The goal is to aid in the fight against COVID-19 by producing stable Hypochlorous Acid at 200 ppm FAC or more to sanitize hospitals and high touch places through the use of a fogger. HOCl is far more efficient than bleach and much safer.
I am researching the creation of HOCl through the electrolysis of pure water with 40g of pure table salt NaCl per liter, with and without a Bipolar Membrane.
This is the best explanation of what happens that I have. But I am not sure it is correct. I feel there is more to it and more chemical compounds created.
2 NaCl + 6 H2O + Electricity = 2 HOCl + O2 + 4 H2 + 2 NaOH
2 NaCl + 6 H2O + Electricity = 2 HOCl + 2 H2O + 2 H2 + 2 NaOH
or simplified to
2 NaCl + 4 H2O + Electricity = 2 HOCl + 2 H2 + 2 NaOH
I especially need to know what gases are released at each end (Anode & Cathode). As they can be a safety hazard. I thought they were Oxygen O2 and Hydrogen H2. However several articles have referenced Chlorine being released. I thought it had to stick around to create the HOCl and if that is not true there is something very flawed with my equations above.
This diagram shows chlorine gas released at the Anode.
This site gives chemical equations I do not know how to read.
This diagram shows Oxygen gas released at the Anode.
This diagram also shows Oxygen gas released at the Anode.
This is a question-answer that clearly says Oxygen is not released.
First off, hypochlorous acid is inherently unstable. Even sodium hypochlorite isn't particularly stable but hypochlorous acid is even more unstable. Metals catalyze the decomposition of hypochlorous acid so any traces of metals will cause its decomposition. So if you're planning on making hypochlorous acid, you'll need to be using it soon after you've prepared it.
You will be better off adding some base to the sodium chloride. This will convert any chlorine gas produced at the anode to sodium hypochlorite. It will also stabilize any hypochlorous acid formed by converting it to sodium hypochlorite. You can then convert that to hypochlorous acid by the addition of HCl. But, you need to be careful that the pH doesn't drop to the point where it reverts to chlorine gas. Any pH below 5 will be problematic.
Alex, I second Christopher's good advice about keeping the solution to pH greater than 5 (neutral or basic). If you were to go acidic, to pH <5, you would generate Cl2. Here are some thoughts about sanitizing high-touch places and about the chemistry involved.
First, about sanitizing in hospitals.The aqueous solution that you are spraying is 200 ppm HOCl (~4 x 10-3 M) and 40g/L (~0.67 M) NaCl. You will be leaving a solid residue, the salt. Is that OK? Hospital settings including emergency vehicles have a lot of electrical equipment, valves, and fine moving parts. Is it OK from a design viewpoint to use a salt fog and leave behind a solid residue? HOCl may well be OK from a personal safety viewpoint, but it's going to release Cl2 unless it's already reacted with the biologicals as intended, or with some of the equipment. Will that be OK at the concentrations you intend and with the ventilation available? The design and engineering are going to be important. You may want to look at what De Nora (www.denora.com) is offering as disinfecting equipment; their chlor-alkali technology is quite strong and it's an informative website.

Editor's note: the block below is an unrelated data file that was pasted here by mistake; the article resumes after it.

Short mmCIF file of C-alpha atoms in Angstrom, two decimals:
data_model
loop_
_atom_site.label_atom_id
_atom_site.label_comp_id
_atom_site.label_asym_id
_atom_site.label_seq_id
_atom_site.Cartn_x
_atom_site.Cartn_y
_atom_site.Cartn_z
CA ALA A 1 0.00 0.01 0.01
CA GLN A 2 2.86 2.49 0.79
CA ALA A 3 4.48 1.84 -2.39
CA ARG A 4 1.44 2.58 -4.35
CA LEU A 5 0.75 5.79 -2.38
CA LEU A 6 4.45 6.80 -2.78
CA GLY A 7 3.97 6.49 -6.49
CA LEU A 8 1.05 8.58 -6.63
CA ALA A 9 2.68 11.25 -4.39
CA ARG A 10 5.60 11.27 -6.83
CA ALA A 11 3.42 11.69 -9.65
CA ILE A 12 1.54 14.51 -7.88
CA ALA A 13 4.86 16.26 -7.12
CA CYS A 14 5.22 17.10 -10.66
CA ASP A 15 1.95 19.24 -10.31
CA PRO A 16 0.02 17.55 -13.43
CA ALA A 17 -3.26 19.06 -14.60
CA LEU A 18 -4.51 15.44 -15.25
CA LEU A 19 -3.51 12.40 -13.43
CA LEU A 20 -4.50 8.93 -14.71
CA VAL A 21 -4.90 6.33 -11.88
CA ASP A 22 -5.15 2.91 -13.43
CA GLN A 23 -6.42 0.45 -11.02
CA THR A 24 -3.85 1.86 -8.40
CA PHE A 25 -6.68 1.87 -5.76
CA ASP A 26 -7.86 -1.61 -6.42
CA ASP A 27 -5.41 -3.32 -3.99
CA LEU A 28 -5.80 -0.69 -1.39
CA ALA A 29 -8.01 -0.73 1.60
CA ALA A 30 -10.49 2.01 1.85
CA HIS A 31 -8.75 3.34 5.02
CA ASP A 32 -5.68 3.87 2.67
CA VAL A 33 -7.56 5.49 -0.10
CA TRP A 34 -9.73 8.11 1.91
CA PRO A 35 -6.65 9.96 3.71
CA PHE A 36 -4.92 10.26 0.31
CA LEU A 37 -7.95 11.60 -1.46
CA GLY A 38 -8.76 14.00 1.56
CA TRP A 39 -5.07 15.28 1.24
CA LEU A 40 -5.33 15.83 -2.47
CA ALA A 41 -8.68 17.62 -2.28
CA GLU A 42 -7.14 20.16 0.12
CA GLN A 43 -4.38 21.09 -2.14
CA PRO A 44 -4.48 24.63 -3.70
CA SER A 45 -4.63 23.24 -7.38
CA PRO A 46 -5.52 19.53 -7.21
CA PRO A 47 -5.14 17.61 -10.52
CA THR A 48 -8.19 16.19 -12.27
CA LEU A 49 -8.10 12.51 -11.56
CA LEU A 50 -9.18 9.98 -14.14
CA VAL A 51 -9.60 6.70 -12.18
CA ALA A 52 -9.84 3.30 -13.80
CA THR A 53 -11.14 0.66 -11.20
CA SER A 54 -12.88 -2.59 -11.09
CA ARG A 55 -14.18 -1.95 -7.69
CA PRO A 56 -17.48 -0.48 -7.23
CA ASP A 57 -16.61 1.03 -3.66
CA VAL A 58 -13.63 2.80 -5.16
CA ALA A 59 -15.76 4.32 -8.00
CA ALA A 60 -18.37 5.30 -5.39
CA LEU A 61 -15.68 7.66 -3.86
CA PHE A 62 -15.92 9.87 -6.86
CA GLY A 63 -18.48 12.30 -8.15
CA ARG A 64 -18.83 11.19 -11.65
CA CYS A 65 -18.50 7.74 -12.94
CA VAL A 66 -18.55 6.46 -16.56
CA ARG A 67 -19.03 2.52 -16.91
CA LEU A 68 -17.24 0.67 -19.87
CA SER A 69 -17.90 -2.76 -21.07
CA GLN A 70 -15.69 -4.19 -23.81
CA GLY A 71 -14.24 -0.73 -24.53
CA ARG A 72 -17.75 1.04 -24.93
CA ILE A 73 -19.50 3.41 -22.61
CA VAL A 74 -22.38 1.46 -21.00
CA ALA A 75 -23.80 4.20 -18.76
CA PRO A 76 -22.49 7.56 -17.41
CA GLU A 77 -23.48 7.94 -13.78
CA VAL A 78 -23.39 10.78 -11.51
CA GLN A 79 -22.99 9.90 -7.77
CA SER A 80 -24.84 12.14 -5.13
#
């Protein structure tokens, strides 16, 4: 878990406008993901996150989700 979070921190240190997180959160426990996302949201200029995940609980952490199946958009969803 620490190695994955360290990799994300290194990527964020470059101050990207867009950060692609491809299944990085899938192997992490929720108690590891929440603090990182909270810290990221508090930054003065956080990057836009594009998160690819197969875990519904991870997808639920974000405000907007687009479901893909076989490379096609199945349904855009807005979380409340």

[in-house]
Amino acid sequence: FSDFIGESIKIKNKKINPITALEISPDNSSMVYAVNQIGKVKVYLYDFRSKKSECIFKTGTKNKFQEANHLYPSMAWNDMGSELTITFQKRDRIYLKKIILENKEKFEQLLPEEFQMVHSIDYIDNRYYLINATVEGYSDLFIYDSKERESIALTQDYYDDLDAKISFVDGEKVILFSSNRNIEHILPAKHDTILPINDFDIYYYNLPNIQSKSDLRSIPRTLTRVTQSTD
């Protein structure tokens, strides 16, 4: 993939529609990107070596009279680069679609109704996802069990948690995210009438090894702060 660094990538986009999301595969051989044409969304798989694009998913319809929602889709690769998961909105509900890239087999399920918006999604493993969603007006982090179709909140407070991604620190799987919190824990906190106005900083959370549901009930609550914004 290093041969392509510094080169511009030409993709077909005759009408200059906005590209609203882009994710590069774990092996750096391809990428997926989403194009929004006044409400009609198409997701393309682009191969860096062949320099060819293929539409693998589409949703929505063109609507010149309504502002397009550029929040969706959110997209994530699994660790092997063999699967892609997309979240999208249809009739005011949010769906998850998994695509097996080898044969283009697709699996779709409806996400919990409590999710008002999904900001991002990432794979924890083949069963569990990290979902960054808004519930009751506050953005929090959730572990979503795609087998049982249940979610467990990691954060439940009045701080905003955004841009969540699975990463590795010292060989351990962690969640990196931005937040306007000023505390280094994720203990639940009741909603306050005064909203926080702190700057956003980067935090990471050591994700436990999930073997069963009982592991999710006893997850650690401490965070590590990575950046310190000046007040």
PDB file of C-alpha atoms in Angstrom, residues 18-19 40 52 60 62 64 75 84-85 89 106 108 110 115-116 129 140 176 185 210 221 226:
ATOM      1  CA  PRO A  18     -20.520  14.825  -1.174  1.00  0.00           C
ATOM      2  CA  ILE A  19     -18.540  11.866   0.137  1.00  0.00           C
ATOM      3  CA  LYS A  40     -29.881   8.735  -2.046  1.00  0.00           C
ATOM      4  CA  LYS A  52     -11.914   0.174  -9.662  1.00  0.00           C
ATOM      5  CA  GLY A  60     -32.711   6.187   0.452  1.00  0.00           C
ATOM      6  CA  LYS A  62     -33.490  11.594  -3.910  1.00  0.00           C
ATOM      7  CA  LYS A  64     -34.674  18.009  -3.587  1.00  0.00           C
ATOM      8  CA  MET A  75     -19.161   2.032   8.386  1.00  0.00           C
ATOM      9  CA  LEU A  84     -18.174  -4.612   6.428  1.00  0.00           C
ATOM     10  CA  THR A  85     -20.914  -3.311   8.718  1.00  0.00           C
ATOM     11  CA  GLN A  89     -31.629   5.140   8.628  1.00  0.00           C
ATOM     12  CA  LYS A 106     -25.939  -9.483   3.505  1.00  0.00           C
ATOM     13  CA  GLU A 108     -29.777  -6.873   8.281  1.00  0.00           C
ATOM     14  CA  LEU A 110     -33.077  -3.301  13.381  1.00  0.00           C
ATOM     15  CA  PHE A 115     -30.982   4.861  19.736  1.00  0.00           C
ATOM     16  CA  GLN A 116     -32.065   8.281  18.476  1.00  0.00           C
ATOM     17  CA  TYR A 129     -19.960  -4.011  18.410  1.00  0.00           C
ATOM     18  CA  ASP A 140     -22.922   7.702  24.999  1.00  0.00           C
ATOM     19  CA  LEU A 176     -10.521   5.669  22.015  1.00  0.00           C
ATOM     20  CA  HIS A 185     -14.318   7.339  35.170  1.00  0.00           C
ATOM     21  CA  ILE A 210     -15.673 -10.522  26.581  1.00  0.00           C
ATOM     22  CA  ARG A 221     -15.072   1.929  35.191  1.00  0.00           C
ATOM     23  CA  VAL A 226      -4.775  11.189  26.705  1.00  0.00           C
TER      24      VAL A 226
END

As for "can I really make HOCl this way?" the answer is yes. For the work you are doing you may need to look at the chlor-alkali chapters in the Kirk-Othmer Encyclopedia of Chemical Technology or Riegel's Handbook of Industrial Chemistry. The references that perplexed you are true under some conditions but maybe not under the conditions where you will operate!
Here is a short version why it's a real research project to get the conditions you want and the HOCl concentration you want for spraying. If you were electrolyzing pure water, the simple equations are:
4H (aq)+ + 4 e- = 2 H2(g) at the anode
4 OH-(aq) = 2 H2O + O2 (g) + 4e- at the cathode
That's not the full story, though. At the anode you first get
OH-(aq) = OH. (on the cathode) + e- You will want that OH radical to make HOCl. Then
2OH. (cathode) = H2O2 that might desorb before it can make water.
If you electrolyze a concentrated salt solution, 350 g/L instead of the 40 g/L you want, you make Cl2 at the cathode:
2 Cl-(aq) = Cl2 (g) + 2e- That's two steps too:
Cl-(aq) = Cl. (cathode) + e-
If you electrolyze a 40 g/L salt solution as you intend, you produce Cl2 and also O2 at the cathode. Because you are making OH. and Cl. at the cathode, they can combine to make HOCl and go off in solution so you can spray it. As Christopher said, best to keep the pH at 5 or greater. If you go more acid, you make Cl2 instead. If you go strongly basic (high pH) you get OCl-. It's quite a project!
Stay safe and God bless all here,
The swimming pool industry has been doing this for years but for much lower concentrations of free available chlorine (FAC). Now some of the manufactures are adapting their products to make 200 - 1000 ppm FAC solutions.
I think one has to answer if the proposed cure is worse than the illness here?
Inhaling 200 ppm FAC mist during fogging is corrosive to lung tissue, eyes, skin, etc. plus damages equipment and finishes. Swimming pool water is biocidal on the order of a few 1-3 ppm.
Leave it to the experts, please. The questions raised do not indicate a fundamental understanding of what is proposed to even carry out the experiments safely. They are plenty of other common agents for this.
Also chemists have responsibly here to respond responsibly as well.